As a child and adolescent therapist in Washington, DC, a middle school guidance counselor, and a mother, I find that moms frequently ask me for tips and strategies to manage their changing (and challenging) relationship with their middle schooler. Often I hear questions like these:
“Should I get her a phone? If I do, how much freedom should I let her have with it?”
“Why doesn’t he want to talk to me anymore? He used to fill me in about everything!”
“She’s struggling with her friendships and won’t take my advice! What should I do?”
And I will share my thoughts on how to respond to those questions, but first, let’s go back about 10-12 years ago…
When our early adolescents or “tweens” were infants, we focused on caring for their basic needs. We fed, bathed, and nurtured. We watched and delighted in their every giggle and baby step of development, and eventually, there was a decent payoff of affection and cuddles. And, because becoming a mother was such a dramatic shift in our daily lives, we joined a New Mom’s Group to vent, problem-solve, and get support in stressful moments.
We watched their toddler years and childhoods fly by, and now as they grow into middle schoolers, they become hyper focused on friends, prioritize social activities, and suddenly your opinion doesn’t matter. It seems that our efforts to nurture and care for them early in life are forgotten or are rejected. And this stinks for us, because this difficult, stressful time is not only challenging for middle schoolers, it is also a stressful time for us.
This stress that you’re feeling is not uncommon. In fact, the stress of raising a tween can become so overpowering that modern research has found that mothers of tweens can feel more depressed than mothers of newborns, and that parental satisfaction is lowest when their child is in middle school:
So how should you wrap your head around this time in development?
One helpful way is to look back at your relationship history- way back when your tween was just a toddler.
First step: Understand the purpose of the behavior
Who could forget toddler tantrums? They were loud, difficult to ignore, and endless! Even now, when your tween doesn’t get what he wants, his language and behaviors seem just as loud, difficult to ignore, and endless! This happens because unfortunately, your tween hasn’t yet mastered his new feelings that arise from the hormonal changes in his mind and body. He is just beginning to make sense of his new world and has yet to learn how to effectively communicate, manage his new social relationships, and figure out how to relate to a parent from his current point of view. He or she may sound aggressive, disrespectful, and blunt. These words and behaviors will probably have you doubting your ability as a parent, fearing your child is spoiled or out of control, and you’re desperately wanting a (solo, swim-up-bar) type of vacation.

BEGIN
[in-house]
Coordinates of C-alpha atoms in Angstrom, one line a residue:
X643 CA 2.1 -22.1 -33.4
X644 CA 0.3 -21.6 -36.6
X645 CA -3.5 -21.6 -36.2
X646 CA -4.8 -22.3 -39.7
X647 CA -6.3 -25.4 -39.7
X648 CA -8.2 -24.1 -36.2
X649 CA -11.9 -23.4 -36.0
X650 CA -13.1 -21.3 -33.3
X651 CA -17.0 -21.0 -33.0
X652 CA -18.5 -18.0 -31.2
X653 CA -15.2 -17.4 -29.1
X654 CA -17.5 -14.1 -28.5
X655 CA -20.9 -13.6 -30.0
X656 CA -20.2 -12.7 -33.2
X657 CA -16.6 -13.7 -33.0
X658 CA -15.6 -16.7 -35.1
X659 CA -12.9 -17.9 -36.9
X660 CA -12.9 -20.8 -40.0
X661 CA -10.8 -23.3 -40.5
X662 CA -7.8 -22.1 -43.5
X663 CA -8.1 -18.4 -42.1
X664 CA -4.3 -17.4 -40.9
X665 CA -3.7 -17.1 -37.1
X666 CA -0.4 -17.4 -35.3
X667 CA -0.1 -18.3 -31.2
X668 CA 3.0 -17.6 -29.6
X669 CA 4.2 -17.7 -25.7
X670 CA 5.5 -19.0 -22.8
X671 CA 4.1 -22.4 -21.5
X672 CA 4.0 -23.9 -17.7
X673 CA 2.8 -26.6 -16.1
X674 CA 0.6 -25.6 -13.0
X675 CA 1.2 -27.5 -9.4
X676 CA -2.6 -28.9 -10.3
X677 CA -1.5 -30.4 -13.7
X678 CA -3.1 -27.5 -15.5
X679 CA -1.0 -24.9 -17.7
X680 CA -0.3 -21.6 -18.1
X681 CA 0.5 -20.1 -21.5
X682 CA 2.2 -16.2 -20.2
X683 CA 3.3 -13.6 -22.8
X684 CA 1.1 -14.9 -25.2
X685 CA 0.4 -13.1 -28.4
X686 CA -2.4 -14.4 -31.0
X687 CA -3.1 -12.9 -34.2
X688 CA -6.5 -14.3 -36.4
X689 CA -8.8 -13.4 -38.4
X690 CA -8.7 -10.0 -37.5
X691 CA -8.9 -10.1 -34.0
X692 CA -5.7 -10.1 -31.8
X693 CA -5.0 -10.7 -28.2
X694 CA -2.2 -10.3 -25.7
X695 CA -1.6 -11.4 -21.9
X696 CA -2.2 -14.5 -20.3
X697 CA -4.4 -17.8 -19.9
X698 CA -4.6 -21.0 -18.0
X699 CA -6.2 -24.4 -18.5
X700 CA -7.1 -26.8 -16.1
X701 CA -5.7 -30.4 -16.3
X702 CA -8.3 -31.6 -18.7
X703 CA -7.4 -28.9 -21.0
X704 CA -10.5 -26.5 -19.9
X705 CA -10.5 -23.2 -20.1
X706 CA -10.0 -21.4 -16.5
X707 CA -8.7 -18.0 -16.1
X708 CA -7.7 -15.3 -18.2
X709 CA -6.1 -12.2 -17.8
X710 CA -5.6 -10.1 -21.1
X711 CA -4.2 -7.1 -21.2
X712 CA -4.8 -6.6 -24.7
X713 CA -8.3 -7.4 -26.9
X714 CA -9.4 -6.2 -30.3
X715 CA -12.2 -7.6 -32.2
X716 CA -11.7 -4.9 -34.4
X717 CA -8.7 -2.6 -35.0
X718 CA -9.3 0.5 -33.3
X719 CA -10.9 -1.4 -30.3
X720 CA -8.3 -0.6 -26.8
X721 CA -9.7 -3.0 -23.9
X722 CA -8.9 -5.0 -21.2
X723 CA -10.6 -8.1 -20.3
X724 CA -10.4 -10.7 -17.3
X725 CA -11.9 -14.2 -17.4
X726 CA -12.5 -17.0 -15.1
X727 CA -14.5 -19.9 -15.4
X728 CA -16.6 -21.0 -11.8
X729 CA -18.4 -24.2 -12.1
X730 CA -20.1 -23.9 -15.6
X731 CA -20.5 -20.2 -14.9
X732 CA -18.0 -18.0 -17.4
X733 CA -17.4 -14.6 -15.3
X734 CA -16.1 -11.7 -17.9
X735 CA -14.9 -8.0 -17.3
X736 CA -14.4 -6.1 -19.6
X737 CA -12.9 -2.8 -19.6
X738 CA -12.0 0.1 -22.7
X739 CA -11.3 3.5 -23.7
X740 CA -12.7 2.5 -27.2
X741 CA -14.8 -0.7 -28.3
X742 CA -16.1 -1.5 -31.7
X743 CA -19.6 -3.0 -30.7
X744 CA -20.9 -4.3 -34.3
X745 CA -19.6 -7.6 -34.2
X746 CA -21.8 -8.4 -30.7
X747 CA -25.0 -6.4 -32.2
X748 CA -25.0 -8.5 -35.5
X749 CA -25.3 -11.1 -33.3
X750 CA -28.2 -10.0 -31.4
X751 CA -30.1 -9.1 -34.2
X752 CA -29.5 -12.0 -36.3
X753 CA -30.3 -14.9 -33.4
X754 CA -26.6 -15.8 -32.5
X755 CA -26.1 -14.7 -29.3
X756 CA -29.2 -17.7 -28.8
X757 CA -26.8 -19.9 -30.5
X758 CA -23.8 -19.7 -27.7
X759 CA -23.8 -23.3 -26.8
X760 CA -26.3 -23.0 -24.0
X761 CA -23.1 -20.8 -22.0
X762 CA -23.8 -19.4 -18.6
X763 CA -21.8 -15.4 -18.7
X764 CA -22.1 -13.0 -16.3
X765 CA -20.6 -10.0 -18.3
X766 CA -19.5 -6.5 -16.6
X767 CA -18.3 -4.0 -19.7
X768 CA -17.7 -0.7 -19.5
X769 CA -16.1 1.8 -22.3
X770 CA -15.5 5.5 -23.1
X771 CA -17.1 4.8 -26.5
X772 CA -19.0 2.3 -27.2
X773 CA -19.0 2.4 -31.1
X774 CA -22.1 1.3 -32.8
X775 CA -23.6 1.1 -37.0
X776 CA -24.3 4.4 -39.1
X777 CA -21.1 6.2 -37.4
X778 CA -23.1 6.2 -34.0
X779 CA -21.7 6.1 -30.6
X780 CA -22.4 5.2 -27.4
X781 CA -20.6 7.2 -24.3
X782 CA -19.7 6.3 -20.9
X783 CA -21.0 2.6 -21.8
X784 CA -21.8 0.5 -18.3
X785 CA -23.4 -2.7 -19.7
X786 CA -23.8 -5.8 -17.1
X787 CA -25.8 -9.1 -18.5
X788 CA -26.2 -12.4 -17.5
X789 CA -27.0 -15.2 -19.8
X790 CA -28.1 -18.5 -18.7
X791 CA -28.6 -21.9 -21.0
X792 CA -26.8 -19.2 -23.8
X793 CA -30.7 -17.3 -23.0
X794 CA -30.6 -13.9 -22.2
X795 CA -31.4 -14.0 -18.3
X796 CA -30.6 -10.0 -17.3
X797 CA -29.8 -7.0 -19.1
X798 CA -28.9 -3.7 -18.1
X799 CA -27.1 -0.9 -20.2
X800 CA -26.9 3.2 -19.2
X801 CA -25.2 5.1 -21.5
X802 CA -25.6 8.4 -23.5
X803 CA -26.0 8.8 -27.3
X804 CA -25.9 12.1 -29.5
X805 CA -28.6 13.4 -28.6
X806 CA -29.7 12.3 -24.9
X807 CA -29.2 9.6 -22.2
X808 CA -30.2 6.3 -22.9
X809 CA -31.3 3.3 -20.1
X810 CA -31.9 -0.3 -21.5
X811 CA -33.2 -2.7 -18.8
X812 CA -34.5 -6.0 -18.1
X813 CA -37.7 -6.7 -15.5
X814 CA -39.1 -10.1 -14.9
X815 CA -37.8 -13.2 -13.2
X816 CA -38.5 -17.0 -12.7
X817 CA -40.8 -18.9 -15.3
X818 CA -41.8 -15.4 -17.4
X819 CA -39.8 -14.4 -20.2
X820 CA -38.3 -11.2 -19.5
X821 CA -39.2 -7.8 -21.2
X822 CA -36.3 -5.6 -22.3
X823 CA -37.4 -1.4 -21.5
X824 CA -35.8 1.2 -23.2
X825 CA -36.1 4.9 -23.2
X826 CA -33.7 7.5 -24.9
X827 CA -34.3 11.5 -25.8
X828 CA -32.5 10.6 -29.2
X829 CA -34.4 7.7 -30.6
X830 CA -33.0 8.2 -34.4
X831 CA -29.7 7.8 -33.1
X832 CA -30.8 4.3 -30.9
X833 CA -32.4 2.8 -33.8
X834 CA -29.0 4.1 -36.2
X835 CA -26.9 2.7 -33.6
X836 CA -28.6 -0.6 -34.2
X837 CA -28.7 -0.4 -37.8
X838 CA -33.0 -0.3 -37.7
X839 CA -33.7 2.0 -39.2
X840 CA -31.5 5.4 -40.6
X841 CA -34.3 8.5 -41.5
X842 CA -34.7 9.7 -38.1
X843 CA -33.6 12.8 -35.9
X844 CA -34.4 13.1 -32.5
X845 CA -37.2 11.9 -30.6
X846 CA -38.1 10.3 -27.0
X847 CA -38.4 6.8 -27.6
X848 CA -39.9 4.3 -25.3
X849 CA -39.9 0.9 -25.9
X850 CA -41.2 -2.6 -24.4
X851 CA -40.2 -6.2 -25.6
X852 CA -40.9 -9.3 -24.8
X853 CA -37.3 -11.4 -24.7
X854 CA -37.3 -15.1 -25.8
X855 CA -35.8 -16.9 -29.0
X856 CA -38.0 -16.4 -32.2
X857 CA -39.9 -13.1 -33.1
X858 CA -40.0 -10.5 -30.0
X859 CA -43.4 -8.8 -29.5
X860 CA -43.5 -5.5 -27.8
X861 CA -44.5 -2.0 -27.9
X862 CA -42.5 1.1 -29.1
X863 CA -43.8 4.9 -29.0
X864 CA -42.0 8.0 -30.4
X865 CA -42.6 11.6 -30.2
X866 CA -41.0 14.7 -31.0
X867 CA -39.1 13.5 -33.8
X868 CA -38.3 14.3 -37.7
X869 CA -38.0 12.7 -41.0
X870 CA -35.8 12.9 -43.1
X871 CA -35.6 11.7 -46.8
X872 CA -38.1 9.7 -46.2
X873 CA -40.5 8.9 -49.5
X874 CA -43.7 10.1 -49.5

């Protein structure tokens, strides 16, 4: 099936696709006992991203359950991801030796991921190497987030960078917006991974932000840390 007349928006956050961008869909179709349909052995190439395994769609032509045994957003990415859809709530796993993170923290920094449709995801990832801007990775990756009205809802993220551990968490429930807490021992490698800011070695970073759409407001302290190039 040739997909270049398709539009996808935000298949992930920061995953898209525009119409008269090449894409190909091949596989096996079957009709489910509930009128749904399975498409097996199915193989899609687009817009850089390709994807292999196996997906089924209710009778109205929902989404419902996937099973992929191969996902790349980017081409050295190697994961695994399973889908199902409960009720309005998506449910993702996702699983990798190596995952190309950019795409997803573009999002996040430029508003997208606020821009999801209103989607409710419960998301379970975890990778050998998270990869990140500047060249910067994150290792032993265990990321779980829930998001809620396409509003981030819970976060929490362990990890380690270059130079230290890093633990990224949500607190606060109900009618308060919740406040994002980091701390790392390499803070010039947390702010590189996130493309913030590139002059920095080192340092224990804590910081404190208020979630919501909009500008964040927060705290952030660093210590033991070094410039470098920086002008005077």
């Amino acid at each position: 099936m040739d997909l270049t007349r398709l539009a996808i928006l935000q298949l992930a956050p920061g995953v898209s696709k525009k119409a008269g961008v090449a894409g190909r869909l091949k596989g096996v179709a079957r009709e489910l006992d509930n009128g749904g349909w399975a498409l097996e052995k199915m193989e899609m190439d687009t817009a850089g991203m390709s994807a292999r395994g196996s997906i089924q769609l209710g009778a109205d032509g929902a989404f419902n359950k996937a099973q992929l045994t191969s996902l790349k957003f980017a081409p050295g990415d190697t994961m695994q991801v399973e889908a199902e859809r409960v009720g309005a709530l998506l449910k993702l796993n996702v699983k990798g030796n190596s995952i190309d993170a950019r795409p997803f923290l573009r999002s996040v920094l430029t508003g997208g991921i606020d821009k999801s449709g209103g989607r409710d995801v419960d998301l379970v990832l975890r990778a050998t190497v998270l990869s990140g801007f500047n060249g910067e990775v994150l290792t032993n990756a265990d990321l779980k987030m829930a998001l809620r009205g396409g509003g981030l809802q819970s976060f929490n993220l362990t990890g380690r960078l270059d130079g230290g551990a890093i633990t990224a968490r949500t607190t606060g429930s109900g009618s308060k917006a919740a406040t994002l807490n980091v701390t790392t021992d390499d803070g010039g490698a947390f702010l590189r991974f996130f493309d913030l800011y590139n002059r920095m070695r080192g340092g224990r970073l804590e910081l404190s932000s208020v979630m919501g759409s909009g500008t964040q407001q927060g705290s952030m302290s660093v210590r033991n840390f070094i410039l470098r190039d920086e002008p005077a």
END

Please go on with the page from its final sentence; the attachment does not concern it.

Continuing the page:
Second Step: Recognize that it is imperative for your tween to make their own choices, mistakes, and try on roles before feeling successful in establishing their own identity.
By taking steps to separate from you (and the family) to find his or her own identity, this inevitably creates stress in the family. Your tween’s job is to push against the familiar patterns of the family on to the path of (eventual) adulthood.
Summing up the work of Erik Erikson, who established the “8 Stages of Psychosocial Development,” the toddler must feel a sense of autonomy (rejecting the organic broccoli you freshly steamed, holding a spoon to feed himself yogurt), while the teen must feel that they can try on various roles to eventually find one that fits who they are (think fashion and music choices, friend choices, etc).
Third step: Understand and update your Boundaries and Limits
Establishing limits are just as important now as they were in the toddler years- they help your tween safely explore new desires and establish personal limits as they grow. Just as you explained why it’s not appropriate to color on the walls or hit siblings, explain to your teen why they can’t have sleepovers on school nights, why they aren’t yet allowed to have a cell phone, and the specific behaviors that are expected of them as a member of the family (cleaning up after dinner, speaking in a respectful manner, etc). You may think that your teen already knows these reasons for these rules, but most tweens haven’t yet connected the effects on mood and behavior of a weeknight sleepover, the pros and cons of owning a cell phone, and the effect their language and behavior has on the rest of the family.
Fourth step: Open up the conversation to build connection, not contention
As moms of toddlers, we empathized with their feelings and taught them strategies for managing behaviors. We helped our toddlers with problem-solving language: “You really want that toy! Ask your brother for a turn.” Here, we gave our toddlers language for their feeling (want/desire) and gave a solution (ask). With tweens, we can help them communicate with a modified version of the same strategy: “I understand that you really want a phone, and feel left out because most of your friends have one. Let’s talk about why our family waits until high school to get a phone.” Here, you identified the feelings connected to the phone (want/desire) and not wanting to feel left out (belonging). You also opened the conversation to discussing a family rule, which doesn’t mean that the rule will change, but by empathizing with your tween empathy right away, it reduces the chance that your conversation will turn into a confrontation that leads to anger and stress.
Looking for more relationship building tips? Continue with the next article: Tips for Establishing a Solid Relationship with Your Middle Schooler